College sports’ unlimited transfer rule unlikely to pass next week: Sources

College sports’ unlimited transfer rule unlikely to pass next week: Sources

Unlimited free agency may not come to college sports as quickly as some expected.

Multiple sources told The Athletic on Saturday that it is increasingly unlikely that the Division I Board of Directors will vote to eliminate the NCAA rule prohibiting multiple transfers by athletes at its Aug. 3 meeting. This would mean that the one-time transfer rule would remain in place. The creation of transfer windows may also be delayed.

Earlier this month, the Division I Council endorsed the elimination of the one-time transfer rule as part of a transfer reform package that included the implementation of transfer windows and the requirement that the school accepting a transfer would be required to provide financial aid to the incoming student-athlete through the completion of the student’s five-year period of eligibility or undergraduate graduation. The package originated with the Division I Transformation Committee, a group assembled to help modernize college athletics.

Presidents on both the Transformation Committee and Board have expressed concerns regarding the possibility of unlimited transfers, sources said. There has also been a great deal of public pushback from football and men’s basketball coaches who believe it will make it nearly impossible to manage rosters.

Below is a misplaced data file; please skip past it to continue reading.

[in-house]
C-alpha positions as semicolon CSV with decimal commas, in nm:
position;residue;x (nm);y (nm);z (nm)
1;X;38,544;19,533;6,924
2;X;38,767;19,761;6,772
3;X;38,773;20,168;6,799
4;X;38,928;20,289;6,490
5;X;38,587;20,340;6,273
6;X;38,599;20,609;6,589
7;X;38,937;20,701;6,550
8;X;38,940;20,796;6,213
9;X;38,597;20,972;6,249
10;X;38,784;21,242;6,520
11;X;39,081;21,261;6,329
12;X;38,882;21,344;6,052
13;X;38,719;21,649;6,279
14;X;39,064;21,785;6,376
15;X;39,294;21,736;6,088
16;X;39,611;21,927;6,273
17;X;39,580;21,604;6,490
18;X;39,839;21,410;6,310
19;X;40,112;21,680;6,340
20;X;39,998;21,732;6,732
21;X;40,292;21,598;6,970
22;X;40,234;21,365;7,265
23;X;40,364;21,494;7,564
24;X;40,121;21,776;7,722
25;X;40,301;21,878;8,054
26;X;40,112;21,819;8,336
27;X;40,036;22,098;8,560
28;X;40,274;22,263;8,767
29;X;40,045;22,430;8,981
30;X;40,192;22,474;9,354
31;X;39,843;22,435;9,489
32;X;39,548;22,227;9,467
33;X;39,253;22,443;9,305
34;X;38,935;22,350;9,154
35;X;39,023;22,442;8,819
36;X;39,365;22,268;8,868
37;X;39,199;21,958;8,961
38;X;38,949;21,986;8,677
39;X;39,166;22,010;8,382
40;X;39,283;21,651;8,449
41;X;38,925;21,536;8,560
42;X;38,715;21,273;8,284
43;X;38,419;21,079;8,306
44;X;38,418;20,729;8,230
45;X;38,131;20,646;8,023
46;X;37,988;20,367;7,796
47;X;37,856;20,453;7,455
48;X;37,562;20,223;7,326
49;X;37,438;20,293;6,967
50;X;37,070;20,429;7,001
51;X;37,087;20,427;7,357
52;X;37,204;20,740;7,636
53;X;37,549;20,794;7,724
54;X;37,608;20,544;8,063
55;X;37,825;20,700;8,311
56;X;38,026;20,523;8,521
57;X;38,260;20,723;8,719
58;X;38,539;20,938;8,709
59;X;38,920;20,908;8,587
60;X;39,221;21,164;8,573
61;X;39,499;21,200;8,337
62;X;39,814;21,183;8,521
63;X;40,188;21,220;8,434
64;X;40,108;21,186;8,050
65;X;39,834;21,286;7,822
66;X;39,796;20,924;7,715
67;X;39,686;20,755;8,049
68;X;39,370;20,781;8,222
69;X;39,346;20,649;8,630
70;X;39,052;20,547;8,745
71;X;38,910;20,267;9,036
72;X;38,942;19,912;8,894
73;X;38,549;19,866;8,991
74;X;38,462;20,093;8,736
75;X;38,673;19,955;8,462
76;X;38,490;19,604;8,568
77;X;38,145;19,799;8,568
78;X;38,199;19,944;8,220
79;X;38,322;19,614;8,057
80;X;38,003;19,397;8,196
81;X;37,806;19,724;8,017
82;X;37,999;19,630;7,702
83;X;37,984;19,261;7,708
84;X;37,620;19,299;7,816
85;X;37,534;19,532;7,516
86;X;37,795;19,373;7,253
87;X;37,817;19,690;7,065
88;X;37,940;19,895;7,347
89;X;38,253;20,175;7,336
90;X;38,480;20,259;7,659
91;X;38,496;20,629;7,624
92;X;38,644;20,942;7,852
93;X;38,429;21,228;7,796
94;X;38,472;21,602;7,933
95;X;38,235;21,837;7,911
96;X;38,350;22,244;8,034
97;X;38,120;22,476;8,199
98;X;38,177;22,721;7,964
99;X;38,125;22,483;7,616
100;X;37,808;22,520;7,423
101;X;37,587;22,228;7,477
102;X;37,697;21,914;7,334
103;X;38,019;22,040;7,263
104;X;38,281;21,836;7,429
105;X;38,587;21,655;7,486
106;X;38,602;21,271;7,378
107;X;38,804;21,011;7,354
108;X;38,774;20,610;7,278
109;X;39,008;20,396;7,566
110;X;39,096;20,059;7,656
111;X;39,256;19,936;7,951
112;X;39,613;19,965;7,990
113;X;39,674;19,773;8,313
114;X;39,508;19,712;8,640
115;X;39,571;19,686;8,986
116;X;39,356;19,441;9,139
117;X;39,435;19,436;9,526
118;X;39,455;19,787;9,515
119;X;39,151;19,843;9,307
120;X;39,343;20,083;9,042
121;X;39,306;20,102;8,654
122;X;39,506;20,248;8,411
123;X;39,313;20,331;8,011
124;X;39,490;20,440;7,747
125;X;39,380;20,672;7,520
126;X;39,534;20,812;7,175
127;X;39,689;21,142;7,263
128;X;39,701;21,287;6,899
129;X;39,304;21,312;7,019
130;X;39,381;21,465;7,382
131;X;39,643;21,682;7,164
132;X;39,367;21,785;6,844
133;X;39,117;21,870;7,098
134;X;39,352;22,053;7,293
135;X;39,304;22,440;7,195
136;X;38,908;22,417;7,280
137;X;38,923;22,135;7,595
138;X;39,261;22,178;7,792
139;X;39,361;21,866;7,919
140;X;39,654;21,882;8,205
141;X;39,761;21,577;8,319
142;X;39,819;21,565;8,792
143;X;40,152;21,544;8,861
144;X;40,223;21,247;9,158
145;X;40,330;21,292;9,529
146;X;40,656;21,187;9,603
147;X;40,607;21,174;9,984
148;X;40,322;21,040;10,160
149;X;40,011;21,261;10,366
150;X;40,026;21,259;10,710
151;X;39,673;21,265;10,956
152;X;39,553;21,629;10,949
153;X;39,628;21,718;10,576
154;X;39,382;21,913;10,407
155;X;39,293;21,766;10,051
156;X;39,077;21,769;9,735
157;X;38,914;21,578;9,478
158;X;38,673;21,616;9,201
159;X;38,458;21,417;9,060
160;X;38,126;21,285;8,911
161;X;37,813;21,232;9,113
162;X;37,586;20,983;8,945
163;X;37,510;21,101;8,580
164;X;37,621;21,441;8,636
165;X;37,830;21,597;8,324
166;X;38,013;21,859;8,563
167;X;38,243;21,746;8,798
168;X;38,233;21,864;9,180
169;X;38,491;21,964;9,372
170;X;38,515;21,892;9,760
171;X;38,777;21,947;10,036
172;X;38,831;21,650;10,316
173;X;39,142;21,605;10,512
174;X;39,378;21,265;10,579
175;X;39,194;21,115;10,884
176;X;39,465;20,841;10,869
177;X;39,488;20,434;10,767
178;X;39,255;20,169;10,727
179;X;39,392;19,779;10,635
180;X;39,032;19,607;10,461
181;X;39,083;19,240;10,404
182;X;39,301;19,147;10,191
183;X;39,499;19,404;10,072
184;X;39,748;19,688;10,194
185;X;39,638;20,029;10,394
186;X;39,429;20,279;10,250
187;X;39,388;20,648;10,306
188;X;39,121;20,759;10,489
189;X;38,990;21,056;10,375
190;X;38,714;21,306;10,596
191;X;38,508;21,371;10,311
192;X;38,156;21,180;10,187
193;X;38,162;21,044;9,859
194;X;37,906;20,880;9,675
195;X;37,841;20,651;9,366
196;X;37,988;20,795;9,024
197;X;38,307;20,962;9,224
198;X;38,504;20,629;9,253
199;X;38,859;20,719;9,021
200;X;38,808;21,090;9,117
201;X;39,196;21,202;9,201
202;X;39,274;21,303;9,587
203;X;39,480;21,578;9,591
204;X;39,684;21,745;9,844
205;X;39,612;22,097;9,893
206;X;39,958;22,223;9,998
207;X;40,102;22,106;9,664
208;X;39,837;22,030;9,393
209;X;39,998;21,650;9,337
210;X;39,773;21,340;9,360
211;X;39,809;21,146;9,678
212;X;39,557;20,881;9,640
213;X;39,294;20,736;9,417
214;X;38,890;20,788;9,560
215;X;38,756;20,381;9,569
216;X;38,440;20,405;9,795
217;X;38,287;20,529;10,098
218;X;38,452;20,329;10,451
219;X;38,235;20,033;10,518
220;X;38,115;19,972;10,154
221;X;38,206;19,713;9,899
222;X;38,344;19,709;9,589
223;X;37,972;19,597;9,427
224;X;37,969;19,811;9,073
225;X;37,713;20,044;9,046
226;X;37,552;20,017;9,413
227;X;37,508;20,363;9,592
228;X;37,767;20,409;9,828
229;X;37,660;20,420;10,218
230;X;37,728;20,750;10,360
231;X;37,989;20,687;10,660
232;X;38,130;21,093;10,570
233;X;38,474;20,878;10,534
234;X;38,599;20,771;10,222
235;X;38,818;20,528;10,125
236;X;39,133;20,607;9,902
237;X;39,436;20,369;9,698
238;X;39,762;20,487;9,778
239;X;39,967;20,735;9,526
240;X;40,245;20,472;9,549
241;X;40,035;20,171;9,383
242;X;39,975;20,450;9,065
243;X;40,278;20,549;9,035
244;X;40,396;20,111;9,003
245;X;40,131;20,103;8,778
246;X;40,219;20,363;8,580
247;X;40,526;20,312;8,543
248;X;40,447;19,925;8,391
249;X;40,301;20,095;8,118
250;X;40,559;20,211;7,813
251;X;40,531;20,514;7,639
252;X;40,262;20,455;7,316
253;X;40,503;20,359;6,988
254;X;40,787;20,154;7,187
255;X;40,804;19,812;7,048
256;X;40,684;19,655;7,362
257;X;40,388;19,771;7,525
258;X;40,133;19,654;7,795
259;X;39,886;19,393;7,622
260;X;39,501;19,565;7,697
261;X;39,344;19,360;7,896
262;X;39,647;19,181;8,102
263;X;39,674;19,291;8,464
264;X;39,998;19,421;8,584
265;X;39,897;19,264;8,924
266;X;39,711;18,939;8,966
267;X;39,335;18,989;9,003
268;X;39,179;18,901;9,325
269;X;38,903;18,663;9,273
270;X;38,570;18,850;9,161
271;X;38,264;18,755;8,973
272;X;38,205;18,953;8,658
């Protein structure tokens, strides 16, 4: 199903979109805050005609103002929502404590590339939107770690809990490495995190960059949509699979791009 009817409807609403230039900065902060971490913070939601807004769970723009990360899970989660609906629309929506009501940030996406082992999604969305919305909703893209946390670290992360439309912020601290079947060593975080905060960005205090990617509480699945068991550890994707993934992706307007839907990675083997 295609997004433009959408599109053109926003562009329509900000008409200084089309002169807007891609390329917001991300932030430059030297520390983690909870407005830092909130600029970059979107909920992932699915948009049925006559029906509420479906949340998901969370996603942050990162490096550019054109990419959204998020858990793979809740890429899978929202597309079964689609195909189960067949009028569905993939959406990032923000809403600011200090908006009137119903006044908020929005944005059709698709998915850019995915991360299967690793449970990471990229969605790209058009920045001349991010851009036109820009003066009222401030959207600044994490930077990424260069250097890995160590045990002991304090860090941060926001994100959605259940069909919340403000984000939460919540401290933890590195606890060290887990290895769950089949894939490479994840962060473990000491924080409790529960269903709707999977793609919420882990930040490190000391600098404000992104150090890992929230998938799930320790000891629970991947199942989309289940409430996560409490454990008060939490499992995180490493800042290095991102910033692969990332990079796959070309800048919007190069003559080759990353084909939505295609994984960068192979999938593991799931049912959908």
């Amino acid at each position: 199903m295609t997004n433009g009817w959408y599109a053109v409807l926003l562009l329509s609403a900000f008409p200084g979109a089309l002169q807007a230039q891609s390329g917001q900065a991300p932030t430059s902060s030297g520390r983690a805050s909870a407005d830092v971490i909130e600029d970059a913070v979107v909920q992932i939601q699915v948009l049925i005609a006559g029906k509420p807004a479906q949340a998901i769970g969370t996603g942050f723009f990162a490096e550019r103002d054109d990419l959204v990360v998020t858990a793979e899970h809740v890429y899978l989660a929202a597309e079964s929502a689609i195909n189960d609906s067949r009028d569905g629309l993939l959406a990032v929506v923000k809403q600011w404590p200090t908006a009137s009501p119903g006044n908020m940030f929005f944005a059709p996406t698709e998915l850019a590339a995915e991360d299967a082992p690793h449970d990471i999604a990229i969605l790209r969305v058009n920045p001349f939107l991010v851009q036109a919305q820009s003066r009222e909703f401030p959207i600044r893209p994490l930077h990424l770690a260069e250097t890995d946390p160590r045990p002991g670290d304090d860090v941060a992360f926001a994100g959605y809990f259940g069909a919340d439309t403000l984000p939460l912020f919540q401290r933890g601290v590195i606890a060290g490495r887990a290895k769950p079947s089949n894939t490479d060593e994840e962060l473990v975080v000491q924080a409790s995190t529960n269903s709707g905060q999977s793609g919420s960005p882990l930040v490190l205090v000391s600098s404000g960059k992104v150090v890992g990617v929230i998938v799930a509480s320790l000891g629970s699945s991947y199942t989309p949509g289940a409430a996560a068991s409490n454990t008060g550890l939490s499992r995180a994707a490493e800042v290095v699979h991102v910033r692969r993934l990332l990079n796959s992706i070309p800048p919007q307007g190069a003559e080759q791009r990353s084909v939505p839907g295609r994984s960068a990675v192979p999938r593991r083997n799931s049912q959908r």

If the current one-time transfer rule were to be eliminated, athletes would be able to transfer multiple times during their collegiate careers and be immediately eligible to play elsewhere as long as they were academically eligible and as long as they announced their intention to transfer during at a certain time of the year. Right now, athletes at four-year institutions get one “free” transfer; they need to submit waiver requests for any additional moves if they seek to play right away at their new school.

But there remain concerns about the impact of transferring on academic success and athletes’ ability to graduate. And there is not yet a great deal of data on the topic one year into the NIL era, coupled with the one-time transfer.

Multiple sources told The Athletic that they expect the elimination of the one-time transfer rule to be sent back to the Transformation Committee and/or the Council by the Board at its meeting this week because it would be unlikely to pass if taken to vote. Two sources expect that the Board would send back the entire transfer package (including transfer windows and the financial aid piece) because, as one said, “it doesn’t really work piecemeal.” Another pointed out that if the Board only adds restrictions to athletes’ ability to transfer without opening up any opportunities, it potentially sets the NCAA up for more lawsuits.

One source said it’s possible that the Board could send back the one-time transfer rule but still vote on transfer windows and/or the financial aid component — “it’s all very fluid,” the person said — because the Board has signaled a willingness to do something in this space. It is also a hot-button issue purposely included in the first wave of recommendations from the Transformation Committee to show that the group is prepared to both address potential antitrust issues and also empower athletes in a changing landscape.

“It’s probably best as a whole package, but it would at least be a half-step,” one source said.

—Chris Vannini contributed to this story

(Photo: Kirby Lee / USA Today)


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